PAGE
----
Americans are pulling their funds out of Israeli banks in advance of FATCA. That was part of an article published earlier this week in Globes, an Israeli business news source. The article states, “Israeli banks say that European customers are beginning to withdraw their money from banks but at this stage still in small amounts, and not on the scale of US customers.”
If you are closing your account or transferring your money out of Israel in anticipation of FATCA, it’s too late. Let me rephrase that, it’s too late and dangerous.
As many readers already know, the Foreign Account Tax Compliance Act – FATCA – will soon require foreign financial institutions to research their customer base and report accounts that are owned or controlled by U.S. taxpayers. Having signature authority over a foreign accounts also triggers the reporting.
Since 1970, Americans have been required to report foreign financial assets if the aggregate value of those assets exceeds $10,000. That means if you have signature authority over two Israeli accounts, each with a balance of $6000, both accounts must be reported. Reporting is done annually on a Report of Foreign Bank and Financial Accounts – FBAR for short.
Although the law has been on the book for decades, it has been widely ignored. No more. Congress has increased the fines for failure to file an FBAR. The penalties are huge. If the IRS feels your failure to file was willful the penalties include possible jail time and up to the greater of $100,000 or 50% of the highest balance of the account.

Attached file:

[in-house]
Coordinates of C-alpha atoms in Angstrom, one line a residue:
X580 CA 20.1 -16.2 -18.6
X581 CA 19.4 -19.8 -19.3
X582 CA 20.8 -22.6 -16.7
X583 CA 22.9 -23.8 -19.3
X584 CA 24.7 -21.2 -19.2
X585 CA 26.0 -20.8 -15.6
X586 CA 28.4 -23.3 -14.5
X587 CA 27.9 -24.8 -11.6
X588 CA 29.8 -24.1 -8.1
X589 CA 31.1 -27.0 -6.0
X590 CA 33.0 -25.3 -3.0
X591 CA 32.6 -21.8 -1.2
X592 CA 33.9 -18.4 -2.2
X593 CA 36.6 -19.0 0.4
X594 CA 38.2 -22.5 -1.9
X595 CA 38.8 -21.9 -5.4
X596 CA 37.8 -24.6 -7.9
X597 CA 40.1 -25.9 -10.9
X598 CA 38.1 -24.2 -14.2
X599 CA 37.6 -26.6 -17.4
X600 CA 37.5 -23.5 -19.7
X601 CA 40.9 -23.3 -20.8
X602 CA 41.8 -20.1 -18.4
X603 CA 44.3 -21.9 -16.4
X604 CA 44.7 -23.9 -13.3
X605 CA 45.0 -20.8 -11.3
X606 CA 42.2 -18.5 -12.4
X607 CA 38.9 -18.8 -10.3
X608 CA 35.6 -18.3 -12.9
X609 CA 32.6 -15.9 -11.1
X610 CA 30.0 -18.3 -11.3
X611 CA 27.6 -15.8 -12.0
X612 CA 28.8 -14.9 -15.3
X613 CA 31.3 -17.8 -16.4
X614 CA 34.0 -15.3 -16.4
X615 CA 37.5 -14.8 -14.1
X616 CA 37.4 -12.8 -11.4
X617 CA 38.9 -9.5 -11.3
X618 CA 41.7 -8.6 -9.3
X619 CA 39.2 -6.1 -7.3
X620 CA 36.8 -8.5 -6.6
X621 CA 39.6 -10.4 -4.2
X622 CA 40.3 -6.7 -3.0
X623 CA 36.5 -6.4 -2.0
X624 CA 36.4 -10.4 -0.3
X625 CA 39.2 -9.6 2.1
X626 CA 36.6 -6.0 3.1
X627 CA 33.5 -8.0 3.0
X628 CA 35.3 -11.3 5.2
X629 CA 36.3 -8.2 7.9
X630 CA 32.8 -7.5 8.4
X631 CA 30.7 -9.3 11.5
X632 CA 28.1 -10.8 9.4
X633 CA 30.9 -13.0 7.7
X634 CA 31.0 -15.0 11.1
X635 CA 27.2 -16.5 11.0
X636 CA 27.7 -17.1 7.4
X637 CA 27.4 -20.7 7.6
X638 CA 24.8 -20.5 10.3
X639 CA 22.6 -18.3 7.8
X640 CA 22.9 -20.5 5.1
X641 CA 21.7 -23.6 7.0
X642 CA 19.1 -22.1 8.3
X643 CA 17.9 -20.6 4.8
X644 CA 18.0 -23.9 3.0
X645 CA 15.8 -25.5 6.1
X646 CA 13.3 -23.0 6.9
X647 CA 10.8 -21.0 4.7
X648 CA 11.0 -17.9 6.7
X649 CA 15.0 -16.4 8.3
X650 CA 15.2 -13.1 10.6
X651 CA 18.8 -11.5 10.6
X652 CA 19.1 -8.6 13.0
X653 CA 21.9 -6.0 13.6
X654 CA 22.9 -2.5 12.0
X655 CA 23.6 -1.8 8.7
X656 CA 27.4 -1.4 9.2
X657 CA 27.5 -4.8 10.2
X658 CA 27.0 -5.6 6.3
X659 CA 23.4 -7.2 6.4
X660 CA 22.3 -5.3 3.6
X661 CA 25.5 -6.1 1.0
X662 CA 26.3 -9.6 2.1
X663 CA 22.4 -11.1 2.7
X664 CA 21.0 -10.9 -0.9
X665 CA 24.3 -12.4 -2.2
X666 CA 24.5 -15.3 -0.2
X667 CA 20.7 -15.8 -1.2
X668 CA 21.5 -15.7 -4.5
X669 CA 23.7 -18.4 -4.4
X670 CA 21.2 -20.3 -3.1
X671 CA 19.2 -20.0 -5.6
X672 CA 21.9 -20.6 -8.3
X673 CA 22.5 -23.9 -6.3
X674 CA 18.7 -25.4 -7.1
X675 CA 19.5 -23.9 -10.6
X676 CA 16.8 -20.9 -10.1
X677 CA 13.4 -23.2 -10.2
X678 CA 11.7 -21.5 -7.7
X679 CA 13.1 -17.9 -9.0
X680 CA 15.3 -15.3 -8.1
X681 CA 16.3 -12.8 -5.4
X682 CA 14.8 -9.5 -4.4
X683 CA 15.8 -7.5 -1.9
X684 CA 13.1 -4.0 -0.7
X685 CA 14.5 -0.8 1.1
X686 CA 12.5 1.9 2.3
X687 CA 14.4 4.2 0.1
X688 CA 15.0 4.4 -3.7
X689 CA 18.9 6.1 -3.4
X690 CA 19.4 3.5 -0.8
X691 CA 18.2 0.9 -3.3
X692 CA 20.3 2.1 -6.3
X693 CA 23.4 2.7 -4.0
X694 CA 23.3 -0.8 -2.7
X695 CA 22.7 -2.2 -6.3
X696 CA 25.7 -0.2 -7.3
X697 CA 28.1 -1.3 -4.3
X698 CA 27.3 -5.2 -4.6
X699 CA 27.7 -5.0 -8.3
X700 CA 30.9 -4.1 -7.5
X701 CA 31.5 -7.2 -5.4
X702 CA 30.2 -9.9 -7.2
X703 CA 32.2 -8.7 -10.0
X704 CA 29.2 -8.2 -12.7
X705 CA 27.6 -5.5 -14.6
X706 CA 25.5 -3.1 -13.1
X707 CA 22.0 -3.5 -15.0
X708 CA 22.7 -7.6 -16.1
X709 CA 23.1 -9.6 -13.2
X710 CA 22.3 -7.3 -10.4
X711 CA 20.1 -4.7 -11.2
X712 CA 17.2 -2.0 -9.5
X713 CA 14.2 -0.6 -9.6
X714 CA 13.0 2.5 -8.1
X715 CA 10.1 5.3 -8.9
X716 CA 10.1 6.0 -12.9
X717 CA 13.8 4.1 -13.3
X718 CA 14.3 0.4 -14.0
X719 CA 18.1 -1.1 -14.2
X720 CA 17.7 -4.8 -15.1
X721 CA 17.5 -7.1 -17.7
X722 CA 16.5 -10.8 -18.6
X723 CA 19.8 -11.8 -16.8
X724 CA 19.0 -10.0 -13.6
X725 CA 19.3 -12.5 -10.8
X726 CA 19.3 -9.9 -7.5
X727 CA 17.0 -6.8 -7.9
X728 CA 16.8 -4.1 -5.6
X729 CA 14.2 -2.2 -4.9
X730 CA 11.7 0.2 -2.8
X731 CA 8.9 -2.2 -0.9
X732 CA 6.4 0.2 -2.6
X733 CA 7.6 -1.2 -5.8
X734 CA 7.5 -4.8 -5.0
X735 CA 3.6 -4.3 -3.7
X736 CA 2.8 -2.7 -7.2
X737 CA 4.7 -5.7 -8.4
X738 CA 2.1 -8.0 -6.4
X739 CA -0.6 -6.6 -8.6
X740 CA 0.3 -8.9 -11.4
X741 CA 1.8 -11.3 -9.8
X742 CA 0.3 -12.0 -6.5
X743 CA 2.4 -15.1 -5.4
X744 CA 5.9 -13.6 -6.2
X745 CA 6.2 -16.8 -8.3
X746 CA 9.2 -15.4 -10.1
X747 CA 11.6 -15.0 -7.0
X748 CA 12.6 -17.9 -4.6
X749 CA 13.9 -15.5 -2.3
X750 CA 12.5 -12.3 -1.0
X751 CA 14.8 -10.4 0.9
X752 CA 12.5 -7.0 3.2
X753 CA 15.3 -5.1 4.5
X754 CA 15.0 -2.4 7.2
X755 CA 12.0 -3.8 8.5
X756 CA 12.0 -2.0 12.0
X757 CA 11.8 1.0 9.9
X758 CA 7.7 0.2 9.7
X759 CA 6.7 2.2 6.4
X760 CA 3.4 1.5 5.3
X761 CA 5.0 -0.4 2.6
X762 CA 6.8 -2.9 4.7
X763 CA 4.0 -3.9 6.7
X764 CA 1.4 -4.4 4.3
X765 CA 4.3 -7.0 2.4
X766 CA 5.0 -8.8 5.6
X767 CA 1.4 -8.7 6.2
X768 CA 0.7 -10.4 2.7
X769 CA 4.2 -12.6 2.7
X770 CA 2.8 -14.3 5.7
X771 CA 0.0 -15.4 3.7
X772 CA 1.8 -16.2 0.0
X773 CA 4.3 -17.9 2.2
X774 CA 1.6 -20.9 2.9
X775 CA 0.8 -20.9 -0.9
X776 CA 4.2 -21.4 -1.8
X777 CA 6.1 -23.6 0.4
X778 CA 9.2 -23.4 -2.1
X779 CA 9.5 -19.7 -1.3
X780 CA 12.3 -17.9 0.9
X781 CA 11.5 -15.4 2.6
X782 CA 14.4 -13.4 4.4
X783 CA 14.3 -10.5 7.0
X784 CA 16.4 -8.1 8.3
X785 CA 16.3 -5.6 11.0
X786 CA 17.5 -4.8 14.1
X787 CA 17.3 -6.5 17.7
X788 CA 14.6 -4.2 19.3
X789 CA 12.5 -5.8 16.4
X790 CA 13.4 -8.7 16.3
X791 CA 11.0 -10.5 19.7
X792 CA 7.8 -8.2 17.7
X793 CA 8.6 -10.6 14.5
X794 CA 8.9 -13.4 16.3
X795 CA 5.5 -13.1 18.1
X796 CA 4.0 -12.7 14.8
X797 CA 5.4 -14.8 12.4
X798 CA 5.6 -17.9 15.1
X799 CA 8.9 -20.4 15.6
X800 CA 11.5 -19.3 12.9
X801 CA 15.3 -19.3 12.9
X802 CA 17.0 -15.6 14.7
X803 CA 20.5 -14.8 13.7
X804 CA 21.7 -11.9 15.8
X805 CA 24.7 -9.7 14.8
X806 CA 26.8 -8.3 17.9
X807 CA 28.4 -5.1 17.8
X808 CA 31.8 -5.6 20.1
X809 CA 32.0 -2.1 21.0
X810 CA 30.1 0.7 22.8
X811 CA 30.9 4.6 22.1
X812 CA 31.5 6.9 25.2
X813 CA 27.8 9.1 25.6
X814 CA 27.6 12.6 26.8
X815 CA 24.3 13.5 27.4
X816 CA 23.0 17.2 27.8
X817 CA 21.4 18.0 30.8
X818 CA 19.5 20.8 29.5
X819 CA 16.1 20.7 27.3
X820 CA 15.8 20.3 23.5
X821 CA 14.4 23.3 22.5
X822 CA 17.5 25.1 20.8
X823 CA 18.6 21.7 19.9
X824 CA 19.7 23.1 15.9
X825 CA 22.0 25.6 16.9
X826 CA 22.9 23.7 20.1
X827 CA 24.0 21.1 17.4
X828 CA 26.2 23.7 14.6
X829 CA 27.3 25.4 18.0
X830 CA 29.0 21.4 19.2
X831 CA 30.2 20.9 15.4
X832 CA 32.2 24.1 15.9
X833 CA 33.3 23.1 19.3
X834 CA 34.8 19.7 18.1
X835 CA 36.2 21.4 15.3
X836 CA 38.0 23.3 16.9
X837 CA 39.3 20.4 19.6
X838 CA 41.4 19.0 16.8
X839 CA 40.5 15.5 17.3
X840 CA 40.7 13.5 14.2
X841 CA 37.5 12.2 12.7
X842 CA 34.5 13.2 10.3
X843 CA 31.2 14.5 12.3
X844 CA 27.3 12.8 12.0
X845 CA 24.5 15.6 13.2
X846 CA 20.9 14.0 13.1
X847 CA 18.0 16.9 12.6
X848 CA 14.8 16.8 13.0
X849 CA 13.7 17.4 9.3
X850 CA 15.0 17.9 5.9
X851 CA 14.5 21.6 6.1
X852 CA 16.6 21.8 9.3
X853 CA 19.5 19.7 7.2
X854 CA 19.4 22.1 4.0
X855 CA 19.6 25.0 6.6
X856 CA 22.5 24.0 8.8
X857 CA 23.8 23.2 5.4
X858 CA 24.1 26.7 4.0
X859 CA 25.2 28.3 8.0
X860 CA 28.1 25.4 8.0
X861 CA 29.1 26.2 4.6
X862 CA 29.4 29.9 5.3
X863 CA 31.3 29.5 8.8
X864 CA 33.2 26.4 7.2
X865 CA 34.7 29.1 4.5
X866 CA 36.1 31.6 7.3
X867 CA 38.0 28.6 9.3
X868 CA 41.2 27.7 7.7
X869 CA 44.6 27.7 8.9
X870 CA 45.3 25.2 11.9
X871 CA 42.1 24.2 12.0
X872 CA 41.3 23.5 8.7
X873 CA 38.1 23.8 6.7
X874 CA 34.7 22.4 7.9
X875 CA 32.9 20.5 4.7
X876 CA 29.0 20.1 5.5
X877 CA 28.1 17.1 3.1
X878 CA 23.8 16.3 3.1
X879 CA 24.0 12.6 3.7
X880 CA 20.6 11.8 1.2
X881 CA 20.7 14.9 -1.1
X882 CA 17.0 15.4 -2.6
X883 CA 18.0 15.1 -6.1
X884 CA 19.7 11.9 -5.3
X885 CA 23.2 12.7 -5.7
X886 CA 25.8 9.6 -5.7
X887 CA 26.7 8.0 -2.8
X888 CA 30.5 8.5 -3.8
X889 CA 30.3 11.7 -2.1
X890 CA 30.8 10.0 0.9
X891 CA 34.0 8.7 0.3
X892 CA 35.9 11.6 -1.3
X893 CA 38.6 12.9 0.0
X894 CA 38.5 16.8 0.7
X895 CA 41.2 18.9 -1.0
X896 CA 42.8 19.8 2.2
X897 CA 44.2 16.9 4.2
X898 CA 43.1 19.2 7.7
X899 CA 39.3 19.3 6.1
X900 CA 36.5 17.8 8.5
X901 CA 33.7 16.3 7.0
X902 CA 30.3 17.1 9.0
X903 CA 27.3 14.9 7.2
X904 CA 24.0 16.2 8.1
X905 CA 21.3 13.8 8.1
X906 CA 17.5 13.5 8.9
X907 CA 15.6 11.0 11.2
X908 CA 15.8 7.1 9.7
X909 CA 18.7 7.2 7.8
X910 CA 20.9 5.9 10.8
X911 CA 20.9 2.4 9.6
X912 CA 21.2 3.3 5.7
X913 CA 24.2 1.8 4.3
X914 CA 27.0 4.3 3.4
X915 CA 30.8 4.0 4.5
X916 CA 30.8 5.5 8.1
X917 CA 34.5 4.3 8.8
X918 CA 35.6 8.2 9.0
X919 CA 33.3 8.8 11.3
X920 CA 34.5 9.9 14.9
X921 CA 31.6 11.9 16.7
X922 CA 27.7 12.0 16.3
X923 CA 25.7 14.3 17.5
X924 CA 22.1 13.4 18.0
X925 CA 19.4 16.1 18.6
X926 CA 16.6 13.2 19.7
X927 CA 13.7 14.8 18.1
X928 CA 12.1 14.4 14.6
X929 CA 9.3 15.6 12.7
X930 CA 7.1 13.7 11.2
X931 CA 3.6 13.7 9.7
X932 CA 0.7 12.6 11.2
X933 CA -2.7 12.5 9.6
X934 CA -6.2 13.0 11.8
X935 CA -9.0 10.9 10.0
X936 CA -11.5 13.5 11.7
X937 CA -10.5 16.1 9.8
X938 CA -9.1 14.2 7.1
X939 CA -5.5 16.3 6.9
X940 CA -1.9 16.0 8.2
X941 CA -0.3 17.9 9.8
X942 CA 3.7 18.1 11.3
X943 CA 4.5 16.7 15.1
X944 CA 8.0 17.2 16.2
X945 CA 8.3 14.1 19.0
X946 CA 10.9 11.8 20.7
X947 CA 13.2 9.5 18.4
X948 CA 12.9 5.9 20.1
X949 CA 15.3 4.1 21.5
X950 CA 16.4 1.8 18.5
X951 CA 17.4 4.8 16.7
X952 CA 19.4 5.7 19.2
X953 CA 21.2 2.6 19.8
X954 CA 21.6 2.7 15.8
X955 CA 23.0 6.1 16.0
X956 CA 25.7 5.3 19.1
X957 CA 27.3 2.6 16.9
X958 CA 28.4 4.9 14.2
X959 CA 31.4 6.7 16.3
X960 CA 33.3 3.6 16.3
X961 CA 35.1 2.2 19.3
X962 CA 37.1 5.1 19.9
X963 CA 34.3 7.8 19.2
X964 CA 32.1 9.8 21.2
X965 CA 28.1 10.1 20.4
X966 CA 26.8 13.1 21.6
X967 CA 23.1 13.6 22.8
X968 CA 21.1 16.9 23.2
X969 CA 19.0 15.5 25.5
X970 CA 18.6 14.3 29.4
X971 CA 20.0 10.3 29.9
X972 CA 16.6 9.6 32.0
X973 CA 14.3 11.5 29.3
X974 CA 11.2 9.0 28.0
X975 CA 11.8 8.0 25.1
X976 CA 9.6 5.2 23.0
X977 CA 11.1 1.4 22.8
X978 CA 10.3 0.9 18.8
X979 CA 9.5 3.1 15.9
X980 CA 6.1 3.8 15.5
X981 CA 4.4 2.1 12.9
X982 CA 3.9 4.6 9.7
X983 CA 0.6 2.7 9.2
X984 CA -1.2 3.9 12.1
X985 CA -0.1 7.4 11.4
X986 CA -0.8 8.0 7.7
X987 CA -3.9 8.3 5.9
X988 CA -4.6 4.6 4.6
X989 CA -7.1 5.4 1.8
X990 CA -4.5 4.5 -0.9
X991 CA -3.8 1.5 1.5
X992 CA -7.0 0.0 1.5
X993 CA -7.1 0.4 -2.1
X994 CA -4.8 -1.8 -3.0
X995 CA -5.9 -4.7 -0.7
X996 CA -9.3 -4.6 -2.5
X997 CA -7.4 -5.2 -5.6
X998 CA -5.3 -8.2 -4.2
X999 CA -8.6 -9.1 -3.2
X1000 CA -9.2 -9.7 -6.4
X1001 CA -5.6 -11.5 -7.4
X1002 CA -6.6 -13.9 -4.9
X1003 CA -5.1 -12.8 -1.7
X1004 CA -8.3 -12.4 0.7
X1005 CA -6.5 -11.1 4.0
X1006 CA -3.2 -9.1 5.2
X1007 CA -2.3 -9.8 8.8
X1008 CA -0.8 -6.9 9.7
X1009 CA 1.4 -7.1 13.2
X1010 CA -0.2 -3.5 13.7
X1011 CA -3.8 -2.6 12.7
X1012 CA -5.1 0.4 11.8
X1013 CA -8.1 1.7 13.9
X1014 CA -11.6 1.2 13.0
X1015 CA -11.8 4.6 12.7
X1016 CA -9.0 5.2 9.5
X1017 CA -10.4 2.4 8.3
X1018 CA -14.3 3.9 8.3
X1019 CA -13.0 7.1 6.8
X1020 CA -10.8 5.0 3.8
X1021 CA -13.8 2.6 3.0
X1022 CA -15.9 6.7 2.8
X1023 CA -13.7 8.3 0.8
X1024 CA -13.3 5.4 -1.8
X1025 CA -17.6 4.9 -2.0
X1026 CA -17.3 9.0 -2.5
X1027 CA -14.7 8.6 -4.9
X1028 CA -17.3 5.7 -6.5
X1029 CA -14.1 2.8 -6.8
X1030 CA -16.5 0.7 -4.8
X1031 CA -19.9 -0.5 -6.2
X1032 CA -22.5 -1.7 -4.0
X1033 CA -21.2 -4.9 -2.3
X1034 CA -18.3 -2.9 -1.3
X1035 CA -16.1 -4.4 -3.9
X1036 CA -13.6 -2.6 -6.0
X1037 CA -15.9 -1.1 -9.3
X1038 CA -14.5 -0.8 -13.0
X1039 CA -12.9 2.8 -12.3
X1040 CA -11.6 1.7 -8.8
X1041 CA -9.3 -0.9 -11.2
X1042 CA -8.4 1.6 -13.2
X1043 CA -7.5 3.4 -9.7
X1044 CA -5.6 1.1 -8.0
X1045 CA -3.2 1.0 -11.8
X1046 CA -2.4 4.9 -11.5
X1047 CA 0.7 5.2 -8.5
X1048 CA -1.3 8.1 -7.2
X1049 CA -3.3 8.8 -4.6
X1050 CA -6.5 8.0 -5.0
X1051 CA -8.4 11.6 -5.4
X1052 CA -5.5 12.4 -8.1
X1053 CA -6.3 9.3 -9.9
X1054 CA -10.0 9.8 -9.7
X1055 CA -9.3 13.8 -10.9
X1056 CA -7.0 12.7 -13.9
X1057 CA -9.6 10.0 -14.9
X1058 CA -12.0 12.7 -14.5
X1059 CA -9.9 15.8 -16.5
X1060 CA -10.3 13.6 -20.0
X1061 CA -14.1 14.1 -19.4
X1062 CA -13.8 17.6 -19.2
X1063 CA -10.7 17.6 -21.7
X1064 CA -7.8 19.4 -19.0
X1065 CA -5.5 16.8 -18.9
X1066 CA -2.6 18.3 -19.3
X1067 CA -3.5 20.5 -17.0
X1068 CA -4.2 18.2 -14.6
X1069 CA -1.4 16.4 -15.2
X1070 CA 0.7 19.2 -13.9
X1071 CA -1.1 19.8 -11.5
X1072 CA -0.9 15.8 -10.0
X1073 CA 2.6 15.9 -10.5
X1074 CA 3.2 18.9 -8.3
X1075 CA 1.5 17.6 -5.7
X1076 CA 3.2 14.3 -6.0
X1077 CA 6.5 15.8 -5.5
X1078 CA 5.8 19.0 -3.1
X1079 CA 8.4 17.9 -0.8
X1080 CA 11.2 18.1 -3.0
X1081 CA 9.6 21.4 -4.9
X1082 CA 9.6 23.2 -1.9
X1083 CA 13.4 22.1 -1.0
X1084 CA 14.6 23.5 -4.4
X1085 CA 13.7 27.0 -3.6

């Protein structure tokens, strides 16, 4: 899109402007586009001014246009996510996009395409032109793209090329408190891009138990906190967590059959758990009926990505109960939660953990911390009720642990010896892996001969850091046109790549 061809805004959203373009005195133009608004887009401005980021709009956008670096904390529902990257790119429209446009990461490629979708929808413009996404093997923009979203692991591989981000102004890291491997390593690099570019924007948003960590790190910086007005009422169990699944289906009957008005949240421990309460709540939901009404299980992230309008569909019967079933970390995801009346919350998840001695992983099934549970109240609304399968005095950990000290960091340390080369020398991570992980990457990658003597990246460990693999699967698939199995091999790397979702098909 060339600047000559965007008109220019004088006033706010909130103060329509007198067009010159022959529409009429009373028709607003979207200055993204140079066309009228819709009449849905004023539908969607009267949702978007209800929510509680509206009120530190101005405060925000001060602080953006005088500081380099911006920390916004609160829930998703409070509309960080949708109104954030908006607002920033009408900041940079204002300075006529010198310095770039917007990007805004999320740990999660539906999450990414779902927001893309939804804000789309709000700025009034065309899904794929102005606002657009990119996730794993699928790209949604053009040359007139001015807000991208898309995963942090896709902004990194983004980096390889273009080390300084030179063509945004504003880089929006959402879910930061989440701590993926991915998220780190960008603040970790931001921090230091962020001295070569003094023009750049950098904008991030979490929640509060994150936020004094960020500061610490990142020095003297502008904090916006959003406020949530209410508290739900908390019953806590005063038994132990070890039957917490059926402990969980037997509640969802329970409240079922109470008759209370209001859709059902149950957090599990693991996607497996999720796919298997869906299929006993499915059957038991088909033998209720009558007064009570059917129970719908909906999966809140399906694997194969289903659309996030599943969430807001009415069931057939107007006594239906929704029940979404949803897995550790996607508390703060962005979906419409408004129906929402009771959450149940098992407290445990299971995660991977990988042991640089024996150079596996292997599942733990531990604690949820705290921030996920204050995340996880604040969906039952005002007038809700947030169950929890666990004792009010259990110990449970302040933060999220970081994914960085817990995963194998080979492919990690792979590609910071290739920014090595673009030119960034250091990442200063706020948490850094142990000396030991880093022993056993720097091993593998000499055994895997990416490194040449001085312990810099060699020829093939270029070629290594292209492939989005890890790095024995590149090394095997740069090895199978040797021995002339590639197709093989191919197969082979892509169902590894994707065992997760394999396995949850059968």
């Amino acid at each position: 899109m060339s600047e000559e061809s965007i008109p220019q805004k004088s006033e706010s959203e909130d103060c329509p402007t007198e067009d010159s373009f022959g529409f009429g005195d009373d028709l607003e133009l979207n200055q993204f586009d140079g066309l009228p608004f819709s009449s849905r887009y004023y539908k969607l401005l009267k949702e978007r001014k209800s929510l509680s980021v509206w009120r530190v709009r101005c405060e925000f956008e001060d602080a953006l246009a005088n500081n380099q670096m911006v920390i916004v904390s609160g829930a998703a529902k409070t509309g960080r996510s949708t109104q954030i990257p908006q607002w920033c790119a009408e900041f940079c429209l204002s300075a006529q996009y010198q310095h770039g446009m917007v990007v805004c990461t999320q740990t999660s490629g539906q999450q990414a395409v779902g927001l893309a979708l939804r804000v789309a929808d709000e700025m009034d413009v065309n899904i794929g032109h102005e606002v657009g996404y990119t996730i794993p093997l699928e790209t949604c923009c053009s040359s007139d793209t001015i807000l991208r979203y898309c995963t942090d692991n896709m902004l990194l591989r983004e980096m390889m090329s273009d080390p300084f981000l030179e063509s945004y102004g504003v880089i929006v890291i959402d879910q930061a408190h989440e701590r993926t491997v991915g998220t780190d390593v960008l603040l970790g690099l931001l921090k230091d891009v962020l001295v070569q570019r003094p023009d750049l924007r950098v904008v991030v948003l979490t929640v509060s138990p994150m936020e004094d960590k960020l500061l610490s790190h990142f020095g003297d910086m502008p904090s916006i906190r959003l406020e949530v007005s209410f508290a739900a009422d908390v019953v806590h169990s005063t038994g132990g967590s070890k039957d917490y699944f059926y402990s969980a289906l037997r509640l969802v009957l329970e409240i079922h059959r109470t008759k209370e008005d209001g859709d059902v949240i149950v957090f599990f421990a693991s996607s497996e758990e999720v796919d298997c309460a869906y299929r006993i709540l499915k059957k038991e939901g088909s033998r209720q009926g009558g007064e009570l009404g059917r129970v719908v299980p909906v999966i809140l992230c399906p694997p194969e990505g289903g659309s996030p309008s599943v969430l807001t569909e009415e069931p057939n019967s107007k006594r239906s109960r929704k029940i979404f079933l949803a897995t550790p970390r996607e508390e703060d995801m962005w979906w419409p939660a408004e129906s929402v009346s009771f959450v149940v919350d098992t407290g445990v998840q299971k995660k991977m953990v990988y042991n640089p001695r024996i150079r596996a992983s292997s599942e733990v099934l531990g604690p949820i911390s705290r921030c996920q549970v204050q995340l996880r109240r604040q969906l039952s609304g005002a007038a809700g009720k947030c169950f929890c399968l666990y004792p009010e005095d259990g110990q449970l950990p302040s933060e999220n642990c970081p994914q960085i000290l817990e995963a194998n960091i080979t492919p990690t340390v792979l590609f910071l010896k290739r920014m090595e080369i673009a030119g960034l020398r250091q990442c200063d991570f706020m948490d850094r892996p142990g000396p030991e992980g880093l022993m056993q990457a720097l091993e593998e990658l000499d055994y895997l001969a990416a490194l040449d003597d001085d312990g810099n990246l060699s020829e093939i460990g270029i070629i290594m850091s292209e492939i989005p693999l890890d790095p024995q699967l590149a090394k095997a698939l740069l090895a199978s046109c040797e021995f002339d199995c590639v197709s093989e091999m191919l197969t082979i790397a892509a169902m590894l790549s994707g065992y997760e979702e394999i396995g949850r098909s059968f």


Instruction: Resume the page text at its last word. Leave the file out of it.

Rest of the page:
With FATCA just months away, some Israeli banks are already cooperating with the IRS and others are increasing their scrutiny. The reaction of many Americans is to simply close their account and transfer the money elsewhere. Unfortunately, while that plan sounds great, it won’t work.
The IRS has been asking banks to look for people who recently closed accounts or transferred large sums of money. That means it is already too late.
Worse, the IRS considers moving money in anticipation of FATCA to be an affirmative act of tax evasion. If you are not careful you could be facing two felonies – Failure to File an FBAR and Tax Evasion. (We have seen and reported on several cases like this already – read back posts on this blog!)
The best time to come into compliance is now. For taxpayers who knowingly hid money from Uncle Sam, the current Offshore Voluntary Disclosure Program offers a fresh start – no audit, no prosecution and a reduced penalty. That amnesty penalty is steep (27.5%) but sometimes an experienced FBAR lawyer can reclassify some of the accounts into lower penalty brackets.
For those account holders who simply were unaware of the foreign reporting requirements, a voluntary disclosure may get the penalty reduced to $10,000 or even less. Unlike the IRS’ amnesty program, there are no guaranties with traditional disclosures and taxpayers may face audit. Still, if you can demonstrate that your actions were not “willful,” it is possible to dramatically reduce or even eliminate penalties.
There is one catch – the IRS says all bets are off if they find you first. With FATCA just months away, the time to come into compliance is now. Delay can be very costly. Try to “beat” the IRS and move your money out of Israel or create a nominee account in a fictitious name and you may be facing prison.
Because the offshore disclosure rules are so complex, we strongly recommend speaking with an experienced FATCA attorney immediately. Once you are in compliance, an expat tax service or good CPA should be able to keep you in compliance at little expense.
About the author. Brian Mahany is a tax attorney specializing in foreign reporting for individuals and corporations. He is admitted to the United States Tax Court and writes for TaxConnections as well as his own blog, Due Diligence. He can be contacted at or by telephone at (414) 704-6731 (direct). Most services can be handled for a flat fee. Initial consultations are without charge.